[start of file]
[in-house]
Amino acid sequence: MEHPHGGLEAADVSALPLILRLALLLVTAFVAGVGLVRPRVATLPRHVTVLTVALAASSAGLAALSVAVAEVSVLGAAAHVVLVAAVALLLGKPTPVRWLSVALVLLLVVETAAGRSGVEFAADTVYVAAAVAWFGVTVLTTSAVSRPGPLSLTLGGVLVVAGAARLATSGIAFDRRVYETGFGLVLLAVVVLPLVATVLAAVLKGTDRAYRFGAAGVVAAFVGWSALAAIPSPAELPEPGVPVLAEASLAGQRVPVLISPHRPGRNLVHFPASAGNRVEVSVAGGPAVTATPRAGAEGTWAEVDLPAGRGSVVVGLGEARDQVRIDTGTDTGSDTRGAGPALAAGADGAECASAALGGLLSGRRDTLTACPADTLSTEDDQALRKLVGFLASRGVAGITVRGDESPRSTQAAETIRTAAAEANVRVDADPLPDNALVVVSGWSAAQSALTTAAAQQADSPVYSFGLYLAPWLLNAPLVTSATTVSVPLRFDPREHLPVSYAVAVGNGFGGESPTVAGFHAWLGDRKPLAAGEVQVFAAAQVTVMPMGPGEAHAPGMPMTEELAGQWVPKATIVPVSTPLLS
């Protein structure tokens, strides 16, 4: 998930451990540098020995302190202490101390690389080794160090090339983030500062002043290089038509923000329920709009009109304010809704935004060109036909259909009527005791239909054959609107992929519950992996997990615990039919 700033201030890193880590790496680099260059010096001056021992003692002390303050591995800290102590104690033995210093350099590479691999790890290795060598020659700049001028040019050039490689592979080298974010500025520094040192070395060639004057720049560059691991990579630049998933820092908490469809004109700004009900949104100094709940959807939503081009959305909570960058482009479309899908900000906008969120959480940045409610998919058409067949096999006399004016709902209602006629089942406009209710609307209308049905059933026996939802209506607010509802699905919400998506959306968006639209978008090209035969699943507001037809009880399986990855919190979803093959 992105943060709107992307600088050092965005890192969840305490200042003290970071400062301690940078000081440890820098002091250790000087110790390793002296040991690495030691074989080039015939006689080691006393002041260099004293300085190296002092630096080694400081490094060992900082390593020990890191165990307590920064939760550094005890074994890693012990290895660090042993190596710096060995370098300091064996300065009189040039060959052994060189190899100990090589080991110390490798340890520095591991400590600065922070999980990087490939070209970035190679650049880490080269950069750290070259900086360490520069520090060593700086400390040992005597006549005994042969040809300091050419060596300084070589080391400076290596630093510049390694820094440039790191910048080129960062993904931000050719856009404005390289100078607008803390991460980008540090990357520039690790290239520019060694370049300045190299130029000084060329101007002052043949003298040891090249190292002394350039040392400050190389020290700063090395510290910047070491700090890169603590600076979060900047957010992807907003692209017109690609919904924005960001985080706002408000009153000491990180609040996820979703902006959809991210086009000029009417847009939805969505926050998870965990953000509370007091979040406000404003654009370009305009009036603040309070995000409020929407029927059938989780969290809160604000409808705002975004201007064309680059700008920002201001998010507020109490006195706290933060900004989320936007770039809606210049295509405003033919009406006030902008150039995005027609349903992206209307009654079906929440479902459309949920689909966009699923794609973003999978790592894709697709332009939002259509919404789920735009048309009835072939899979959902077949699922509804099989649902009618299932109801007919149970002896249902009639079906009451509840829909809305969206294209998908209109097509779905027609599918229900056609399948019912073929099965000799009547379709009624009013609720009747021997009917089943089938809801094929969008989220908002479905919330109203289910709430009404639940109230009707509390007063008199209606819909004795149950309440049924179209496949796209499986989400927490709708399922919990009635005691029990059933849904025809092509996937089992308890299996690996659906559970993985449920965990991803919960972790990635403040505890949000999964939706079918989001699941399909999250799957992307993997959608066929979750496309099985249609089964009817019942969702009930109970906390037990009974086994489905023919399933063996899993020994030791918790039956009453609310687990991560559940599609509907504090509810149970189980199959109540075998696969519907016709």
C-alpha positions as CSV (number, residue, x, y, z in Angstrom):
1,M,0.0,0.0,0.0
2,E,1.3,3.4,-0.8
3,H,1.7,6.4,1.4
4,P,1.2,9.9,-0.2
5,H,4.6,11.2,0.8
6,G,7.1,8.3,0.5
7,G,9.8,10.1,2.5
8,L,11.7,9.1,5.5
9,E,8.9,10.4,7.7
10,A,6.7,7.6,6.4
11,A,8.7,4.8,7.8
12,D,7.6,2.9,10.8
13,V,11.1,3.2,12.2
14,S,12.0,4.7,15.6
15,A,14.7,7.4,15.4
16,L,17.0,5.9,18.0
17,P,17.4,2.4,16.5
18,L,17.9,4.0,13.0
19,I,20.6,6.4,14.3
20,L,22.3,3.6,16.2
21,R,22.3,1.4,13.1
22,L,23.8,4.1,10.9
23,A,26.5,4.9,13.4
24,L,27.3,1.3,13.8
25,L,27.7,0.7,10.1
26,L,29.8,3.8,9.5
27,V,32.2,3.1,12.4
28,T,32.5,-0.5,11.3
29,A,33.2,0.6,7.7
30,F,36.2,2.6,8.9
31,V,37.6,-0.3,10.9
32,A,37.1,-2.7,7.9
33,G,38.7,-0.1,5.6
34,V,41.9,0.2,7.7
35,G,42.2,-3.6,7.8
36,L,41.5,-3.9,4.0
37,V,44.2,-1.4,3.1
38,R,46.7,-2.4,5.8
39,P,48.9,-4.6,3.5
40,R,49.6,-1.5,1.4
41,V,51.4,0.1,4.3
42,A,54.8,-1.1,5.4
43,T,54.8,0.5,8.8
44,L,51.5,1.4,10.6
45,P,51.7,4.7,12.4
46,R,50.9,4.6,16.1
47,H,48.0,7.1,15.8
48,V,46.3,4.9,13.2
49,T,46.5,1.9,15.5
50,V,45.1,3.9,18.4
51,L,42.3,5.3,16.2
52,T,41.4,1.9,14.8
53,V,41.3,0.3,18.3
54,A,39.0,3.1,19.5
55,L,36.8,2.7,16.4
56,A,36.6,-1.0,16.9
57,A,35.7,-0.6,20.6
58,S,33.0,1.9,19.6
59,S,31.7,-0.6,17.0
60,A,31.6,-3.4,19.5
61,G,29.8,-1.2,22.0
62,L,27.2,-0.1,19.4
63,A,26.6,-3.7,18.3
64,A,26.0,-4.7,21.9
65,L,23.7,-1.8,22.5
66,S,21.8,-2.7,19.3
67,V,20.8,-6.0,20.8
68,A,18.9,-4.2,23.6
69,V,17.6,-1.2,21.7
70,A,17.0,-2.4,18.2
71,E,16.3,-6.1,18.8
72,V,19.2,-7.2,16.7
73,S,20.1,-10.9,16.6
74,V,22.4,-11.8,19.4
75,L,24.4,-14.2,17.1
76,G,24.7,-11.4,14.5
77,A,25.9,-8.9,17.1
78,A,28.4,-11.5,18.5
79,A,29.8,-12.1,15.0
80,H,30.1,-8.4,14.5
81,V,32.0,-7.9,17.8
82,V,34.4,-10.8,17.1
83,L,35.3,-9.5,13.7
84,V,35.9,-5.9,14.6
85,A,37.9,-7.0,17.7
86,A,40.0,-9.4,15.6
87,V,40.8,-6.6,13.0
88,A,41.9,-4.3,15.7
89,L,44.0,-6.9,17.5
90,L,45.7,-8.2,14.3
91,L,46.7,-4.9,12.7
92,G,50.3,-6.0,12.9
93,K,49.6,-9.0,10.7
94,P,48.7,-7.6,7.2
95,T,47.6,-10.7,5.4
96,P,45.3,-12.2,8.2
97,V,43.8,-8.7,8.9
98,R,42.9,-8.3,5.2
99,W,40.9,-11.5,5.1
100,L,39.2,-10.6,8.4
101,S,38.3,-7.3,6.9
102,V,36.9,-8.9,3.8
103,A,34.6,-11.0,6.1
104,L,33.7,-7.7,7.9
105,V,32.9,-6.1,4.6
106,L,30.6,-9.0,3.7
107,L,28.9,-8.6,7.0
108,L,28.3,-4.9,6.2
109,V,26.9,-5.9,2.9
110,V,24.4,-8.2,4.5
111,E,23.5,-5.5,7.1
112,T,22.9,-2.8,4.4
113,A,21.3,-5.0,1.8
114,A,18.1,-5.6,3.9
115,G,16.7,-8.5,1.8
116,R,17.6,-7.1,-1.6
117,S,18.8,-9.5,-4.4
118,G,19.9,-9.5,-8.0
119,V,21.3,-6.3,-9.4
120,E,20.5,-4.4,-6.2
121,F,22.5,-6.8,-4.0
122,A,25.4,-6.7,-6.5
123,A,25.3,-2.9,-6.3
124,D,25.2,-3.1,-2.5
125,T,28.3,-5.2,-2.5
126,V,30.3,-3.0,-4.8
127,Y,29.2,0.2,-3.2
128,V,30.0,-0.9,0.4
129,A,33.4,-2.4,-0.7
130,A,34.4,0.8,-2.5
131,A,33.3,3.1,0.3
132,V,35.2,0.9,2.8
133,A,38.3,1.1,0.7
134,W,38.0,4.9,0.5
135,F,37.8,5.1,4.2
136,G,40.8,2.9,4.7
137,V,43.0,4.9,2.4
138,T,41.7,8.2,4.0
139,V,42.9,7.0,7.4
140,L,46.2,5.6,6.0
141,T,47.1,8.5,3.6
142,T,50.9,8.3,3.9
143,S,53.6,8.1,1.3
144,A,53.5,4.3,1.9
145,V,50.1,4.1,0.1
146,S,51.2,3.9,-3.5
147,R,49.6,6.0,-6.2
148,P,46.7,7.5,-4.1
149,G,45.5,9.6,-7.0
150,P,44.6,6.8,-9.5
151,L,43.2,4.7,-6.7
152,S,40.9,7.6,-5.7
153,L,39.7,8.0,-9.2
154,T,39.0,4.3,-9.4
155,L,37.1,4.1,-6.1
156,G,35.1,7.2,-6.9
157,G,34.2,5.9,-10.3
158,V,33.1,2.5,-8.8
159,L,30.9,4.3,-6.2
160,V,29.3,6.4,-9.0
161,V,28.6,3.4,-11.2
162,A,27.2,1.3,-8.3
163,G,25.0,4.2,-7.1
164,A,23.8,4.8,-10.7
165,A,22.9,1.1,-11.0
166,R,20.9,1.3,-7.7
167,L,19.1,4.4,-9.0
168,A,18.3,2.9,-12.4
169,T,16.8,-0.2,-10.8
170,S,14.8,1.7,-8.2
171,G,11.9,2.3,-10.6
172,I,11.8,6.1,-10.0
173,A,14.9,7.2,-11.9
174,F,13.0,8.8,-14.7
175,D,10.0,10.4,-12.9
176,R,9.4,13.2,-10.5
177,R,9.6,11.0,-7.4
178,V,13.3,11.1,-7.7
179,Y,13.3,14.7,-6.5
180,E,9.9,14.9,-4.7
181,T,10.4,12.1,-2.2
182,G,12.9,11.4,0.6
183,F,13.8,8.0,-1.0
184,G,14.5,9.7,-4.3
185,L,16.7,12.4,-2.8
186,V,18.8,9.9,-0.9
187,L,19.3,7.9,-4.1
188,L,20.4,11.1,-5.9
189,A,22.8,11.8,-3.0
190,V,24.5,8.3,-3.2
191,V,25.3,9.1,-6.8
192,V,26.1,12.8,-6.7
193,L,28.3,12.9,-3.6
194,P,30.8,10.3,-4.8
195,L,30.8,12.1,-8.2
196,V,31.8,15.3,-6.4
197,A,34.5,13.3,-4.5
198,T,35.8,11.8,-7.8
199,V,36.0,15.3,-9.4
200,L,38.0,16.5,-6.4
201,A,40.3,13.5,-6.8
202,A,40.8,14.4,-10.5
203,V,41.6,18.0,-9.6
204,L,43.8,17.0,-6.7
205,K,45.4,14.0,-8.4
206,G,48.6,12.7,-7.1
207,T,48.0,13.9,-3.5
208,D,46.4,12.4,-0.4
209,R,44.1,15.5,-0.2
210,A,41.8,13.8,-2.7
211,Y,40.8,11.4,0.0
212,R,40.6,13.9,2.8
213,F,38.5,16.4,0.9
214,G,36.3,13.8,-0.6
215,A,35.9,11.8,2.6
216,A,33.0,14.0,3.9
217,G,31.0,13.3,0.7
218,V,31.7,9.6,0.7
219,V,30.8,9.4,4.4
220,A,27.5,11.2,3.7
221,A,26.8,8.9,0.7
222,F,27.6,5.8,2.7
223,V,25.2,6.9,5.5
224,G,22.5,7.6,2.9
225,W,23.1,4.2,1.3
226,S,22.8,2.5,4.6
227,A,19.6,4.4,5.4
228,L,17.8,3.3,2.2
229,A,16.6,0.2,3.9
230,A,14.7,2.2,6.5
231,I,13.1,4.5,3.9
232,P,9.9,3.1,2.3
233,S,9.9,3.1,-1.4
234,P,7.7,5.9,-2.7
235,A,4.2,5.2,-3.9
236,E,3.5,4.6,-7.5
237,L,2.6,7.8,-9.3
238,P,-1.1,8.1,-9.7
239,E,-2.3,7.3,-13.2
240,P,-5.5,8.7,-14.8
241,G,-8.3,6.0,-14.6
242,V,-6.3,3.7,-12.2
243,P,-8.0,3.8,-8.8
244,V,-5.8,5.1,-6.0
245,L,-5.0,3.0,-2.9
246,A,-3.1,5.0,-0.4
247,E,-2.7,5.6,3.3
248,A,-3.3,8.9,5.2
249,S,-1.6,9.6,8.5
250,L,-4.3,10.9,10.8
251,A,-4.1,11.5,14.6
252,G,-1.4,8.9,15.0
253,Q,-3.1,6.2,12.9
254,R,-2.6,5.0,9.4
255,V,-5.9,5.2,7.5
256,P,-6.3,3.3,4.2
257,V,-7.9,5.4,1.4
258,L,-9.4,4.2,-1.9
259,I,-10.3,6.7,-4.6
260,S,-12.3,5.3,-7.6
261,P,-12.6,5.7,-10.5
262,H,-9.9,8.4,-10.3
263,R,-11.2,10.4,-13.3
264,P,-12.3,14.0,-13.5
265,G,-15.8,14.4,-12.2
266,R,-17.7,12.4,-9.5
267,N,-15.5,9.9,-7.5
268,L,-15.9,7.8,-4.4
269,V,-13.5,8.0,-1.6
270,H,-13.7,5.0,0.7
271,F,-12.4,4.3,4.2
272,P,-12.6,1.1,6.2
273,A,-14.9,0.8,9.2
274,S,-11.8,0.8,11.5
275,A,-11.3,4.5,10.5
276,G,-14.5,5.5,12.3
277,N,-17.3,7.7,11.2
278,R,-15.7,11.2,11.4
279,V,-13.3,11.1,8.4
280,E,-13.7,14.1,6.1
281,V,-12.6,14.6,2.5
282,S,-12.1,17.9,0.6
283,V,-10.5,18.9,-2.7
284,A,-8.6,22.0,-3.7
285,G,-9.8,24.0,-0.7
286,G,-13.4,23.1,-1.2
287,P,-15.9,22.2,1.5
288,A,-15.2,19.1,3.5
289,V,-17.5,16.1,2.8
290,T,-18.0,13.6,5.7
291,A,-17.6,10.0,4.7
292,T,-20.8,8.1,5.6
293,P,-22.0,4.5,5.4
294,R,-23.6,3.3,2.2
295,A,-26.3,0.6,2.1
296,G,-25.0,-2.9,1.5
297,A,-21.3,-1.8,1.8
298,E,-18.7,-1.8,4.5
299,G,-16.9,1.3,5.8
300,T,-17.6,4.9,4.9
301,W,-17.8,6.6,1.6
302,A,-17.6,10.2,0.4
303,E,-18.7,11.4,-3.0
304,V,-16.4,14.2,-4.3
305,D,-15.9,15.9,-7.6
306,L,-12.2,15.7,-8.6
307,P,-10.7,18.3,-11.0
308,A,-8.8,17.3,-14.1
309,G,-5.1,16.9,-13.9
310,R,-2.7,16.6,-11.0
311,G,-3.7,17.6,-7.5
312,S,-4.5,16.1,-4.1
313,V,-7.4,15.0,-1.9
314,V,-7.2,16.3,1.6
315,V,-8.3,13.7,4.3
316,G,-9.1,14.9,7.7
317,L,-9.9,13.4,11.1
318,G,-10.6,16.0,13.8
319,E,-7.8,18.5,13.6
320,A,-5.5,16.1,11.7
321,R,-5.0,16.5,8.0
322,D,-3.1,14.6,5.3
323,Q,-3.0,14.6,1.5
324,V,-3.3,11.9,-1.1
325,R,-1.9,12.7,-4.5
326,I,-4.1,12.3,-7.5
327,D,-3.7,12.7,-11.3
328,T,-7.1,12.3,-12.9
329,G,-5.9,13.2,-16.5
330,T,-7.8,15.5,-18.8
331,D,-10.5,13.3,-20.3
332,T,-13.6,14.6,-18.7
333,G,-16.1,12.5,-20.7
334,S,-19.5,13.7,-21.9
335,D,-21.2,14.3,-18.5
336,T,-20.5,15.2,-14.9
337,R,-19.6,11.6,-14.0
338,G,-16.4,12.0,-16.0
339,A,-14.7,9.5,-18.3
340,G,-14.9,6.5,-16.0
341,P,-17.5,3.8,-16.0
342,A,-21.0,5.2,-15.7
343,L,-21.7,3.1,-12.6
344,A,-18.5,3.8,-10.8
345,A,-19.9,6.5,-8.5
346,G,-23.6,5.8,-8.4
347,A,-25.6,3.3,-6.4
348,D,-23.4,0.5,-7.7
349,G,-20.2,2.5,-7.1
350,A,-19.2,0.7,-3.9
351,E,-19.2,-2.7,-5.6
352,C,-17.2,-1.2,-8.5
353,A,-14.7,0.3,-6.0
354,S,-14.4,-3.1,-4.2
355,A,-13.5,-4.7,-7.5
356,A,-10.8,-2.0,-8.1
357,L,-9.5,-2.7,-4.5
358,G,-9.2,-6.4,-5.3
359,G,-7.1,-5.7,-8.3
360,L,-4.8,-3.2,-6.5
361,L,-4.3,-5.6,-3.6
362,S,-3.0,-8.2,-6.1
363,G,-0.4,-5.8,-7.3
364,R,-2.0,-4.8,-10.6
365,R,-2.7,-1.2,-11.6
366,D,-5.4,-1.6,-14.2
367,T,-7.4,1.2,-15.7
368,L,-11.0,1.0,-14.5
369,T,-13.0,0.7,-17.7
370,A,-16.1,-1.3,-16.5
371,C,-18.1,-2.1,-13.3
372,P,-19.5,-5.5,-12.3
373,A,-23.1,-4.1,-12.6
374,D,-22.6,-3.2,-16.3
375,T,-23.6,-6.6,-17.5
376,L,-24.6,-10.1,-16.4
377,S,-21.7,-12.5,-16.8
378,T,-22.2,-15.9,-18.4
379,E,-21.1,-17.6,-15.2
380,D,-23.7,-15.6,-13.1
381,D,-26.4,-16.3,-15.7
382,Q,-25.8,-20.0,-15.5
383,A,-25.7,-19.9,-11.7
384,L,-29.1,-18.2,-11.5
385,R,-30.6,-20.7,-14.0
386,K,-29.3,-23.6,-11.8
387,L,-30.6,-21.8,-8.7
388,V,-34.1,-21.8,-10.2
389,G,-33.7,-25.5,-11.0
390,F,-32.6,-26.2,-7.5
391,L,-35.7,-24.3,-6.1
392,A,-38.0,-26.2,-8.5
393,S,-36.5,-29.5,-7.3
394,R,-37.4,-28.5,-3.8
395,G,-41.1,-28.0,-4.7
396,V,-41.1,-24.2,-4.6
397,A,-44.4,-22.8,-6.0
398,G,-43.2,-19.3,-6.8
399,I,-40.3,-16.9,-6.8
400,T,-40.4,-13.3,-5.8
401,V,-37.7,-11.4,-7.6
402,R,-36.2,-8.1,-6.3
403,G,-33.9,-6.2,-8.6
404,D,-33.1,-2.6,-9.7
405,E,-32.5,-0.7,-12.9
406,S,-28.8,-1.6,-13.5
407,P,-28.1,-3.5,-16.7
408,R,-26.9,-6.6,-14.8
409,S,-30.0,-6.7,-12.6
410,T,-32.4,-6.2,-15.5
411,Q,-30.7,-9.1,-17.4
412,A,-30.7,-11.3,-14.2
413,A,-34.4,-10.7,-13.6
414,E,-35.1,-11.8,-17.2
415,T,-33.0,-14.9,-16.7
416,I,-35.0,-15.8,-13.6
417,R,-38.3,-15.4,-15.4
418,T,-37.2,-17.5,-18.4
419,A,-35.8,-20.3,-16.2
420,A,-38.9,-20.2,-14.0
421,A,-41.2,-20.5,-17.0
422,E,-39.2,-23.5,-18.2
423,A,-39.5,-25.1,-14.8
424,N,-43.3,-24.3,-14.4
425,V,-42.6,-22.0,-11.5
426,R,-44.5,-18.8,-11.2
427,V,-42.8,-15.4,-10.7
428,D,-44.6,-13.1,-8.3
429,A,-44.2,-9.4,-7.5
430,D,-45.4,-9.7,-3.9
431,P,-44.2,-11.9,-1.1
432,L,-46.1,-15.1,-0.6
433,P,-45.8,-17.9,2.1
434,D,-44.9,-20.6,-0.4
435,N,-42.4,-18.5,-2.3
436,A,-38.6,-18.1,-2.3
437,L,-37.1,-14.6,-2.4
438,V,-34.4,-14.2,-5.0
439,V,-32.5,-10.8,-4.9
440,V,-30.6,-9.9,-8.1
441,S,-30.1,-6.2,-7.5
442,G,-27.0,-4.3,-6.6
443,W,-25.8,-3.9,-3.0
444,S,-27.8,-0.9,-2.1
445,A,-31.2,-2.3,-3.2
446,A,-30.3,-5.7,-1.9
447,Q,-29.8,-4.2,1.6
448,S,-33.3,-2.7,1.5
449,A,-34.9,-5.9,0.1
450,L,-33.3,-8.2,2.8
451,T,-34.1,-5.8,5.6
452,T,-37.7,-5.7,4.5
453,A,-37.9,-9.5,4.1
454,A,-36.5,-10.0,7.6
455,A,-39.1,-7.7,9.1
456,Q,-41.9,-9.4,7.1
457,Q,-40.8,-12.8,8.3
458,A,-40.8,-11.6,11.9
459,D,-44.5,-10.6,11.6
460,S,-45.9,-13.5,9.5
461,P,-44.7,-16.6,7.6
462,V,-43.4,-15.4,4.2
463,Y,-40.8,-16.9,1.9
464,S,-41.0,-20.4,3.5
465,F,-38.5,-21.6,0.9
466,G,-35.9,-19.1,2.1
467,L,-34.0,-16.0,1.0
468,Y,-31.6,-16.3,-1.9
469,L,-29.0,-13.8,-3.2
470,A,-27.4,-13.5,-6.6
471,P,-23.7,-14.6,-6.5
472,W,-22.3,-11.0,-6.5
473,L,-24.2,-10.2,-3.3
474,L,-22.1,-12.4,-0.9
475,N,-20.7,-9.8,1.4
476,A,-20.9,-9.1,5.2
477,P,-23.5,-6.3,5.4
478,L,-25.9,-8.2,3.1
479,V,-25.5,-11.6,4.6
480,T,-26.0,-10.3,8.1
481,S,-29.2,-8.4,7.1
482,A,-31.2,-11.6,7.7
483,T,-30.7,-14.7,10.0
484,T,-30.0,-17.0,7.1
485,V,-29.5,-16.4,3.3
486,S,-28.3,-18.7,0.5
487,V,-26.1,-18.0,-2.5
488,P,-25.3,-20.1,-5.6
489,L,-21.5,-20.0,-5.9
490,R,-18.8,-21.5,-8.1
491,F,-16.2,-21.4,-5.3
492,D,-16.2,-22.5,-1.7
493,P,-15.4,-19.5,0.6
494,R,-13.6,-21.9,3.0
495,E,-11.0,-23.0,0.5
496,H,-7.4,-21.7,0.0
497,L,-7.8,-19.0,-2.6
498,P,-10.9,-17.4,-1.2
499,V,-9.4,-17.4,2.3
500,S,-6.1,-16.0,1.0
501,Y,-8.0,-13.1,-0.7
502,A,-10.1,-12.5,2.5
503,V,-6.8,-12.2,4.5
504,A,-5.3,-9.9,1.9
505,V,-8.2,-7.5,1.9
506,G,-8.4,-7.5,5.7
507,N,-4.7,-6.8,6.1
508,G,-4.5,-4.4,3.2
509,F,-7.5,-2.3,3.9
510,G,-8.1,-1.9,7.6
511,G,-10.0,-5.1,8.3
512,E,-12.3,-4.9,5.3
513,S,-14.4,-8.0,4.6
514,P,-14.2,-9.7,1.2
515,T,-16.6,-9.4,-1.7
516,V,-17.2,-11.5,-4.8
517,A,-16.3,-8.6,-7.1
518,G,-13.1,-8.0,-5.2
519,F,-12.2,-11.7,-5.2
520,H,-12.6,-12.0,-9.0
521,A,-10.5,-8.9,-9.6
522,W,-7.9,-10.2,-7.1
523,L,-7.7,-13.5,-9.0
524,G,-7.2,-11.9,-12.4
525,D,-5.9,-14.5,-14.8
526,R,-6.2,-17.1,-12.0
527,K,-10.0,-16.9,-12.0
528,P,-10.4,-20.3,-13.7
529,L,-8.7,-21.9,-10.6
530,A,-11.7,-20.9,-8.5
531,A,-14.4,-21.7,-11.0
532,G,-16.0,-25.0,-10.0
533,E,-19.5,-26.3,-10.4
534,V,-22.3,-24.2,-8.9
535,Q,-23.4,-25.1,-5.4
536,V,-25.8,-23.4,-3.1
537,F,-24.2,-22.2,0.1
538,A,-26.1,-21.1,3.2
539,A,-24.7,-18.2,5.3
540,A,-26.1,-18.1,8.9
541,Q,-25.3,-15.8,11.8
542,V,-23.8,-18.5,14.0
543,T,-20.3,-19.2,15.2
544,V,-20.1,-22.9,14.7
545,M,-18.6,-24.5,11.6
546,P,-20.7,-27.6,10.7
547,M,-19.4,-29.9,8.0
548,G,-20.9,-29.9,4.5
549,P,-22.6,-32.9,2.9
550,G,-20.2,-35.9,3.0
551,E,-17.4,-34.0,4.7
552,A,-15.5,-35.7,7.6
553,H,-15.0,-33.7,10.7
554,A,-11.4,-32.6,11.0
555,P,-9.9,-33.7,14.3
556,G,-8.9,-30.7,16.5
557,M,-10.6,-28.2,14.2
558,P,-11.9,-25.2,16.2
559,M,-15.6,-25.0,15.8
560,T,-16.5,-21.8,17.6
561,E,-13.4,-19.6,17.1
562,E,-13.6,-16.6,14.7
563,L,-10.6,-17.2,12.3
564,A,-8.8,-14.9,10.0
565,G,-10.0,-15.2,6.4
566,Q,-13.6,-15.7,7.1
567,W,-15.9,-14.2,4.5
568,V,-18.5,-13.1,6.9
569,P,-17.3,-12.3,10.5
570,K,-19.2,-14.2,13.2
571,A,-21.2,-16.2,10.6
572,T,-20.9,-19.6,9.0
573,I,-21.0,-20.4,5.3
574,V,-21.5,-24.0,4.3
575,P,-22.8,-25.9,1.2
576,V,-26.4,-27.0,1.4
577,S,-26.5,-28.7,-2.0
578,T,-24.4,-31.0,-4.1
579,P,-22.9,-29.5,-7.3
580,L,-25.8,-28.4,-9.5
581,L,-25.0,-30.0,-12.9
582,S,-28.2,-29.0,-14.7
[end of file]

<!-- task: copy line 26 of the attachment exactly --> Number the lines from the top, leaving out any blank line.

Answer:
22,L,23.8,4.1,10.9